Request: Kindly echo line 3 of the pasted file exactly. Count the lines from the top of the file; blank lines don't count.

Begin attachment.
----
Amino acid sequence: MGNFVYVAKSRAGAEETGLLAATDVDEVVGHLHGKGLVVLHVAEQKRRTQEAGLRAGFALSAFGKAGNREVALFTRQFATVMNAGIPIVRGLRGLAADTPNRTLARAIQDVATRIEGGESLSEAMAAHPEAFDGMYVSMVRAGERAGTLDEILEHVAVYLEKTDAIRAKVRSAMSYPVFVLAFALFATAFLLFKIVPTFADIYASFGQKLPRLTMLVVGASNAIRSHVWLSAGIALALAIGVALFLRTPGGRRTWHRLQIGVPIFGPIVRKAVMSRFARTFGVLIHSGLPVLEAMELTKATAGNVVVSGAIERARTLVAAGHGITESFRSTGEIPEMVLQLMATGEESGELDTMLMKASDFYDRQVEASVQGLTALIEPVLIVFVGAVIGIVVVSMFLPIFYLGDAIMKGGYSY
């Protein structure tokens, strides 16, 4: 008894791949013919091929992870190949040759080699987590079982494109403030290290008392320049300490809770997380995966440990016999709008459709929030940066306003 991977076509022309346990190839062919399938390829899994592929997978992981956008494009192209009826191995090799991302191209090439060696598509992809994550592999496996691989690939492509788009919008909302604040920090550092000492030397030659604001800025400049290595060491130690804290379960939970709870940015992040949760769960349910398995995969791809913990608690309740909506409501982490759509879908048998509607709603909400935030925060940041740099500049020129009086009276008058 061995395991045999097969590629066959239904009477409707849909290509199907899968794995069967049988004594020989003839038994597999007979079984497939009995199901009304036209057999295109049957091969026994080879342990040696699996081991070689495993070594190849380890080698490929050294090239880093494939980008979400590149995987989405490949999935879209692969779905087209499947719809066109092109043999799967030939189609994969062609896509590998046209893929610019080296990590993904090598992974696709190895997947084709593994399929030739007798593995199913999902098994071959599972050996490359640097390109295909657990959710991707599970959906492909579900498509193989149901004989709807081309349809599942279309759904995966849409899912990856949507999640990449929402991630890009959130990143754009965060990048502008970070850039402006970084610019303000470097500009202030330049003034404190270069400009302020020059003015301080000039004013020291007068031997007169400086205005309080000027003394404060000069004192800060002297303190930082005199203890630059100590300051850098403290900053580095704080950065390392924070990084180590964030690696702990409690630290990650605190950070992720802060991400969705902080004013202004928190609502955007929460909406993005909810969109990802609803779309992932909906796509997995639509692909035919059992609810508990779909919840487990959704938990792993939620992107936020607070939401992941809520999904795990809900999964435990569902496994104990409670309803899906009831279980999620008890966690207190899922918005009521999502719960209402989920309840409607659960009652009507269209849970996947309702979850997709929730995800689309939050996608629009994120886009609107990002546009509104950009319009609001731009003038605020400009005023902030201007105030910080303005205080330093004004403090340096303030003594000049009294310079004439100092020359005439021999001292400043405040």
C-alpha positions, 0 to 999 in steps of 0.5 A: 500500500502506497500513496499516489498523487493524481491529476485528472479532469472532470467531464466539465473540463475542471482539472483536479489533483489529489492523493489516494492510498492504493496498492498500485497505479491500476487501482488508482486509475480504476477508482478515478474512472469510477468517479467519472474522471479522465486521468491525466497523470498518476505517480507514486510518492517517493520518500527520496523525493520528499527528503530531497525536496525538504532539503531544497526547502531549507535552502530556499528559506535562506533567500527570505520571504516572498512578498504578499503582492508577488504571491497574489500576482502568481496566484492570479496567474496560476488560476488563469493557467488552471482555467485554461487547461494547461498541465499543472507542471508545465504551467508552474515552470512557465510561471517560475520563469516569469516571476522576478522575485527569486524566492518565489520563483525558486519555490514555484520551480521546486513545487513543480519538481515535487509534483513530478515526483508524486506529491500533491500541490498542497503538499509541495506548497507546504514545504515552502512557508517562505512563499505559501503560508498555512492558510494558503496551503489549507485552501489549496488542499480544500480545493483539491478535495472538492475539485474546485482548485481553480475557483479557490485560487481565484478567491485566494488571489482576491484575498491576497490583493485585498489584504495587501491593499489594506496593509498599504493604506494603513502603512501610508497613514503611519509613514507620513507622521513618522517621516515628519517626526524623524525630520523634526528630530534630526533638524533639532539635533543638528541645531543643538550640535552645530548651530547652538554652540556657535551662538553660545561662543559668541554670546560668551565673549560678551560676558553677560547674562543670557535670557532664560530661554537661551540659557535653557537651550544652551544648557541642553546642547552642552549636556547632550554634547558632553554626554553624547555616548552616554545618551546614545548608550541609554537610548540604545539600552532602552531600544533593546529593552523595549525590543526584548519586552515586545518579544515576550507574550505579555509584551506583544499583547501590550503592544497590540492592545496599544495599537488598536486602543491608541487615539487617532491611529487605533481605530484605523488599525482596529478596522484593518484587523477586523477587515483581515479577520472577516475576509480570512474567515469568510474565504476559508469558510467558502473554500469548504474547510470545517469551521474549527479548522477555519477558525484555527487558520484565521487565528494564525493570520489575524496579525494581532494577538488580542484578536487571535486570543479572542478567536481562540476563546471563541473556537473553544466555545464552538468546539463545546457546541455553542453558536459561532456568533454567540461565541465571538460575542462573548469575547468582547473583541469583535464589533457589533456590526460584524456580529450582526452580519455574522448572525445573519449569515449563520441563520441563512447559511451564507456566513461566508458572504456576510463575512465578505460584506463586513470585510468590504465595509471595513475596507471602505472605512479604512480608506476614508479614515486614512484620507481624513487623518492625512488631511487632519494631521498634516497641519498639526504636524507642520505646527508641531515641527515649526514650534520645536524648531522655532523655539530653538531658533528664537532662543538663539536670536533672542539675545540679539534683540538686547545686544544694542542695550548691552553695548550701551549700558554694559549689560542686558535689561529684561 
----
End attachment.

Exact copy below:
C-alpha positions, 0 to 999 in steps of 0.5 A: 500500500502506497500513496499516489498523487493524481491529476485528472479532469472532470467531464466539465473540463475542471482539472483536479489533483489529489492523493489516494492510498492504493496498492498500485497505479491500476487501482488508482486509475480504476477508482478515478474512472469510477468517479467519472474522471479522465486521468491525466497523470498518476505517480507514486510518492517517493520518500527520496523525493520528499527528503530531497525536496525538504532539503531544497526547502531549507535552502530556499528559506535562506533567500527570505520571504516572498512578498504578499503582492508577488504571491497574489500576482502568481496566484492570479496567474496560476488560476488563469493557467488552471482555467485554461487547461494547461498541465499543472507542471508545465504551467508552474515552470512557465510561471517560475520563469516569469516571476522576478522575485527569486524566492518565489520563483525558486519555490514555484520551480521546486513545487513543480519538481515535487509534483513530478515526483508524486506529491500533491500541490498542497503538499509541495506548497507546504514545504515552502512557508517562505512563499505559501503560508498555512492558510494558503496551503489549507485552501489549496488542499480544500480545493483539491478535495472538492475539485474546485482548485481553480475557483479557490485560487481565484478567491485566494488571489482576491484575498491576497490583493485585498489584504495587501491593499489594506496593509498599504493604506494603513502603512501610508497613514503611519509613514507620513507622521513618522517621516515628519517626526524623524525630520523634526528630530534630526533638524533639532539635533543638528541645531543643538550640535552645530548651530547652538554652540556657535551662538553660545561662543559668541554670546560668551565673549560678551560676558553677560547674562543670557535670557532664560530661554537661551540659557535653557537651550544652551544648557541642553546642547552642552549636556547632550554634547558632553554626554553624547555616548552616554545618551546614545548608550541609554537610548540604545539600552532602552531600544533593546529593552523595549525590543526584548519586552515586545518579544515576550507574550505579555509584551506583544499583547501590550503592544497590540492592545496599544495599537488598536486602543491608541487615539487617532491611529487605533481605530484605523488599525482596529478596522484593518484587523477586523477587515483581515479577520472577516475576509480570512474567515469568510474565504476559508469558510467558502473554500469548504474547510470545517469551521474549527479548522477555519477558525484555527487558520484565521487565528494564525493570520489575524496579525494581532494577538488580542484578536487571535486570543479572542478567536481562540476563546471563541473556537473553544466555545464552538468546539463545546457546541455553542453558536459561532456568533454567540461565541465571538460575542462573548469575547468582547473583541469583535464589533457589533456590526460584524456580529450582526452580519455574522448572525445573519449569515449563520441563520441563512447559511451564507456566513461566508458572504456576510463575512465578505460584506463586513470585510468590504465595509471595513475596507471602505472605512479604512480608506476614508479614515486614512484620507481624513487623518492625512488631511487632519494631521498634516497641519498639526504636524507642520505646527508641531515641527515649526514650534520645536524648531522655532523655539530653538531658533528664537532662543538663539536670536533672542539675545540679539534683540538686547545686544544694542542695550548691552553695548550701551549700558554694559549689560542686558535689561529684561 